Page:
A proposed rule is likely soon to be announced, as public comment wrapped earlier in the spring and those state agencies have been now crafting the actual policy language. Of course, course groups like New Mexico Oil and Gas Association (NMOGA) have their own “proposals” about what they’re already doing, supposedly, to curb emissions. They released such a proposal early last month and have spent A LOT of time trying to defend it on their social platforms and cleverly placed media spots through their lackeys like Power the Future. 

Here’s five things you should know about NMOGA’s flaring proposal:

  1. They don’t actually recommend anything that would reduce flaring. That’s right, nada, zilch to limit the millions of dollars’ worth of NM natural gas resources that the oil and gas industry is simply burning off every year. Their flaring report is really more like “a why you should let us keep flaring” report. They spend more than half of the report creating excuses for how flaring is an inescapable part of the oil and gas production process (despite the fact that leading states have been making efforts to curtail this wasteful practice) and one measly page on a handful of suggestions for how regulators could step in. And these suggestions would have zero real, measurable impacts on flaring.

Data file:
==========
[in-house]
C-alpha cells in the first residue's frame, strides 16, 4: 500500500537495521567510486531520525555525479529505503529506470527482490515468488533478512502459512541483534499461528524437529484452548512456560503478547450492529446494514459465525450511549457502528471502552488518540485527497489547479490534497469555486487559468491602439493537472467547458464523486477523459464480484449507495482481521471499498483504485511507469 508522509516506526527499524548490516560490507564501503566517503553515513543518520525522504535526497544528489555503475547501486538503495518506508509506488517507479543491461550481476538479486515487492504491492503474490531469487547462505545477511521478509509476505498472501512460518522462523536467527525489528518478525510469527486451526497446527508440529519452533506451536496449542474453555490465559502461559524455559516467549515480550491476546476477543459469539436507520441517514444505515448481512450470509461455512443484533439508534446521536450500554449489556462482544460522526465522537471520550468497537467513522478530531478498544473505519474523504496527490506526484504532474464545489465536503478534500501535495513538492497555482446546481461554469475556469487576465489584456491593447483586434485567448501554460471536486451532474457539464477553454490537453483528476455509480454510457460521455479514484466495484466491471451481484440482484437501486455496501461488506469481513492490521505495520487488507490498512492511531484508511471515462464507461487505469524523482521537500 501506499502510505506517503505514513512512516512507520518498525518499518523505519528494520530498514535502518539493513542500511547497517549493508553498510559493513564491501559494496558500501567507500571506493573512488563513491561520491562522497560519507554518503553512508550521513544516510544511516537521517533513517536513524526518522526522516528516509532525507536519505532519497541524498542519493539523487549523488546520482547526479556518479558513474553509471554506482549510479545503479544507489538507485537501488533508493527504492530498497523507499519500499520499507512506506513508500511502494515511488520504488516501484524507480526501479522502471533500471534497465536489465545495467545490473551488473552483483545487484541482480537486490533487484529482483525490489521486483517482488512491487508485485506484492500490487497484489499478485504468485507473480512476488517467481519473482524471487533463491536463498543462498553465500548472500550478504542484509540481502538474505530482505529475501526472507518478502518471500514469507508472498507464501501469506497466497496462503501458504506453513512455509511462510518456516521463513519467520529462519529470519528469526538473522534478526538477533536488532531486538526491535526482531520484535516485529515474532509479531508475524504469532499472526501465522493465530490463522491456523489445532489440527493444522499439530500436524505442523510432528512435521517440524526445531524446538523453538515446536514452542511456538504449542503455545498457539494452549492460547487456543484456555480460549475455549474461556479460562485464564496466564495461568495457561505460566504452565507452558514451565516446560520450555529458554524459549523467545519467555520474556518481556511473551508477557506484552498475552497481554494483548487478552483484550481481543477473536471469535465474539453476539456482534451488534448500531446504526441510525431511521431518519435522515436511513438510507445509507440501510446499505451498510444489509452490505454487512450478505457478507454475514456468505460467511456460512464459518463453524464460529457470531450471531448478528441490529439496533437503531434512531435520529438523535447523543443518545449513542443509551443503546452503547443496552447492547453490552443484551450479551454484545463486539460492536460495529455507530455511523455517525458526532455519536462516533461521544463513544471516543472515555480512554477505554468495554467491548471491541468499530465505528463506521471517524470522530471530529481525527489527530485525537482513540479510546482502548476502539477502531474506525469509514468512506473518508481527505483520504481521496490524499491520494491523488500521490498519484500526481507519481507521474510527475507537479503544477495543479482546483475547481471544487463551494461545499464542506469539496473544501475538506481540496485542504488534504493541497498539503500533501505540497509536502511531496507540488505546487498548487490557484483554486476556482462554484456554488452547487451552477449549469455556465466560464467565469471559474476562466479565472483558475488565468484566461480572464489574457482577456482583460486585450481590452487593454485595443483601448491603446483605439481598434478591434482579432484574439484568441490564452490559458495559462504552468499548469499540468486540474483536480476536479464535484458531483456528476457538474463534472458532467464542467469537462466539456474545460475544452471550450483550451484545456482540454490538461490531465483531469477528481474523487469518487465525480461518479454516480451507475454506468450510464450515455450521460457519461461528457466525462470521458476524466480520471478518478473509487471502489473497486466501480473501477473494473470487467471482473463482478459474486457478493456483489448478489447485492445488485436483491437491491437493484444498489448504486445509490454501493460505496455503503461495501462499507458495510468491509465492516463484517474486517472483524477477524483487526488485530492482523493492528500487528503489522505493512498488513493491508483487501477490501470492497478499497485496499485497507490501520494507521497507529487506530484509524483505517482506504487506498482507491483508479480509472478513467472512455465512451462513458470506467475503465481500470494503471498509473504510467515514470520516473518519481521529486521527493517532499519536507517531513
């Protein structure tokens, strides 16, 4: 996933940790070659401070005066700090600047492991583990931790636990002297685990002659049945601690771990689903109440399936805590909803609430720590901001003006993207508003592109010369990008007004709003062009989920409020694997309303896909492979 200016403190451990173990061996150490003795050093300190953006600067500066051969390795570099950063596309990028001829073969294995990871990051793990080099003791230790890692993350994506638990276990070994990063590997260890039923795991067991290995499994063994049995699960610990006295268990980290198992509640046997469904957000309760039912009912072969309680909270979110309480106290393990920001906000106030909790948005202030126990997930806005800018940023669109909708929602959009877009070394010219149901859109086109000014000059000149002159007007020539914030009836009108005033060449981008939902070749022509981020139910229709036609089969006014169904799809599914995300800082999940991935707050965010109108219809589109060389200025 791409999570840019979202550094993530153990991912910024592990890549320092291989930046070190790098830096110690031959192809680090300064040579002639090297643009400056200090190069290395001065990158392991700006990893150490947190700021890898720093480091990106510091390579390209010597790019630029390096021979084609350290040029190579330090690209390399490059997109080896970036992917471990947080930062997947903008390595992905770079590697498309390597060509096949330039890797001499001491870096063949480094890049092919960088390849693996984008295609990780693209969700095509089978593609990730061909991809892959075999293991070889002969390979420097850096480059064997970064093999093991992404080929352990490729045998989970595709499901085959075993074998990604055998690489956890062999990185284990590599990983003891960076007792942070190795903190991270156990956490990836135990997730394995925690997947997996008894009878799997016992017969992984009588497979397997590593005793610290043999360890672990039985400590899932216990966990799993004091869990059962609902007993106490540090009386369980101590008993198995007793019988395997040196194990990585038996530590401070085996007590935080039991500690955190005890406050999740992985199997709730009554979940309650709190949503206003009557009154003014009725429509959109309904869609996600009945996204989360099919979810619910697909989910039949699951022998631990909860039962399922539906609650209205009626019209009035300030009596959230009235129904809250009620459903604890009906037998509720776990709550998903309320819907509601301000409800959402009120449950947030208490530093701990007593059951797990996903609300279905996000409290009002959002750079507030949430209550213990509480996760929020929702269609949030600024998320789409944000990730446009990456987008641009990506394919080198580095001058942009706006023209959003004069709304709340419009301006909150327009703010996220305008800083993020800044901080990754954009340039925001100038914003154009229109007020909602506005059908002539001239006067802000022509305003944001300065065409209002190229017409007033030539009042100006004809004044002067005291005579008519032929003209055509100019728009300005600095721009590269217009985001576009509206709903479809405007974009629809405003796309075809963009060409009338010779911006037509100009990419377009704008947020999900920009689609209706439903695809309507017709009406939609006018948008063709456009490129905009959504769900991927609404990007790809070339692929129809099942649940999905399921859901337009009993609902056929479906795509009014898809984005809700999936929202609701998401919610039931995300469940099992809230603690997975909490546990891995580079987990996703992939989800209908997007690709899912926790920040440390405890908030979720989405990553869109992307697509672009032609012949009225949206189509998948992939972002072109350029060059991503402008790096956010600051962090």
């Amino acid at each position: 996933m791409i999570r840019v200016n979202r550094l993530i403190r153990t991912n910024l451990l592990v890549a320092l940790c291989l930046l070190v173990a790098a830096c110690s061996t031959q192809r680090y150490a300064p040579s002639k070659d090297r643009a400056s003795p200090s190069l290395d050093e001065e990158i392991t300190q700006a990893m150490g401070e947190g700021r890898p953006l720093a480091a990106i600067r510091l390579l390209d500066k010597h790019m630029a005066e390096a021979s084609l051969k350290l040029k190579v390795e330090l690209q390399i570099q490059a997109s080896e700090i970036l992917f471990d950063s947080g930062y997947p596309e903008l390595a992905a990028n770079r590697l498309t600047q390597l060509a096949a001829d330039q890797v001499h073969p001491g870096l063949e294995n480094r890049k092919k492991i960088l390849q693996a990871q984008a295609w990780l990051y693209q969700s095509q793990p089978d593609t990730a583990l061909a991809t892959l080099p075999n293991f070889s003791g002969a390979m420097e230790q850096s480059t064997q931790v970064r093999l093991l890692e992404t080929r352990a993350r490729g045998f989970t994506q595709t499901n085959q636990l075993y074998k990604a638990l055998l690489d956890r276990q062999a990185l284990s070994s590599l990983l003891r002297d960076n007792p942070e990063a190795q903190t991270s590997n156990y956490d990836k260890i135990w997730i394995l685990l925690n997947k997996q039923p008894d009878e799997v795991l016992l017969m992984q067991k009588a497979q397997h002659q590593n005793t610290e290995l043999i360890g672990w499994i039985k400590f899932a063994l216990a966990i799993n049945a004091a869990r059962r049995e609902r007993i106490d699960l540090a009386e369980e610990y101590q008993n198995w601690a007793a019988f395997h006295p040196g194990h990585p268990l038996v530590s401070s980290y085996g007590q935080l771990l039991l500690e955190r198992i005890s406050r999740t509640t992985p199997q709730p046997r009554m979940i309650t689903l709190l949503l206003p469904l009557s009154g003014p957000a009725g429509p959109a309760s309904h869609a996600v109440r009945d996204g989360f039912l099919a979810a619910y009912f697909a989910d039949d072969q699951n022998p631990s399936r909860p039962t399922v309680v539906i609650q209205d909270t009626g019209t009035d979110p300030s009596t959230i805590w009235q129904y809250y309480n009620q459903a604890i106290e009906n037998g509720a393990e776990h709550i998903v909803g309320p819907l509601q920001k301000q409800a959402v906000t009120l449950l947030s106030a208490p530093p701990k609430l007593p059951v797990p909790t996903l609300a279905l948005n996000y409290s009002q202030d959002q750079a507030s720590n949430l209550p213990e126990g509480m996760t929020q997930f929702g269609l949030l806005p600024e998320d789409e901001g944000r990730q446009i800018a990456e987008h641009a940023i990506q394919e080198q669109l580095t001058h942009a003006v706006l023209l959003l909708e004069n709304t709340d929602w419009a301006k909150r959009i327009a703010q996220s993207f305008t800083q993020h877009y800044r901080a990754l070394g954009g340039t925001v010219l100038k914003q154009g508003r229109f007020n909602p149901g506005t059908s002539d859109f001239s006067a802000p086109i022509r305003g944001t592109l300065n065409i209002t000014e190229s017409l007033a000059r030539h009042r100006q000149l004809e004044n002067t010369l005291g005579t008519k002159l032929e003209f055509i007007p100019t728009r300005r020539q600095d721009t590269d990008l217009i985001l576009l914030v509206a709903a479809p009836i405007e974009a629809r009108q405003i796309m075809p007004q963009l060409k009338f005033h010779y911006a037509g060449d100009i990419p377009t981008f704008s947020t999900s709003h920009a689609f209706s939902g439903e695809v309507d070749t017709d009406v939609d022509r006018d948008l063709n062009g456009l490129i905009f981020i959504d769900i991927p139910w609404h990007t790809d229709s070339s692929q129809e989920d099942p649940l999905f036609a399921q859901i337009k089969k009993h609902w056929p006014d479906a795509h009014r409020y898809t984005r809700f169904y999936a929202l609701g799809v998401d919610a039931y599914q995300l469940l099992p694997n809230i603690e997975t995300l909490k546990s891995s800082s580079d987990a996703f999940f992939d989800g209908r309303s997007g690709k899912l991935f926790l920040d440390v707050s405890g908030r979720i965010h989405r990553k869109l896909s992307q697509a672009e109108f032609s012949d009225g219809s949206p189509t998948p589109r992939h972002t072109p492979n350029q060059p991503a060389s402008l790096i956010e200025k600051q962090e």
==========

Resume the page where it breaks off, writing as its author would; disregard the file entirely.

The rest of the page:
1. NMOGA’s top recommendation for how to limit a practice that wastes tens of millions of dollars in New Mexico resources every year (drumroll please): better reporting on how much they are wasting! Don’t get me wrong, this information is valuable, but reporting alone will not lead to less flaring. We need our regulatory agencies to put strong requirements with real teeth in place to end wasteful flaring. Things like enacting and enforcing requirements to end routine flaring altogether, not just asking the oil and gas industry to do a better job of telling us about how much of our gas is being flared.
  1. NMOGA’s second recommendation is to clarify that the gas capture planning requirements put in place by the Martinez administration should be required. Similar to reporting, these plans are good and filing them should be required of all operators, but that alone will not cut flaring. These plans force oil and gas operators and pipeline companies to talk to each other and they should foster the factoring in of infrastructure availability decisions into drilling plans. But in order to make a meaningful dent in NM’s flaring problem, the state needs to go a step further and make the timelines in these documents enforceable as well. Otherwise, they are just a plan that goes on a shelf somewhere (kind of like NMOGA’s flaring report).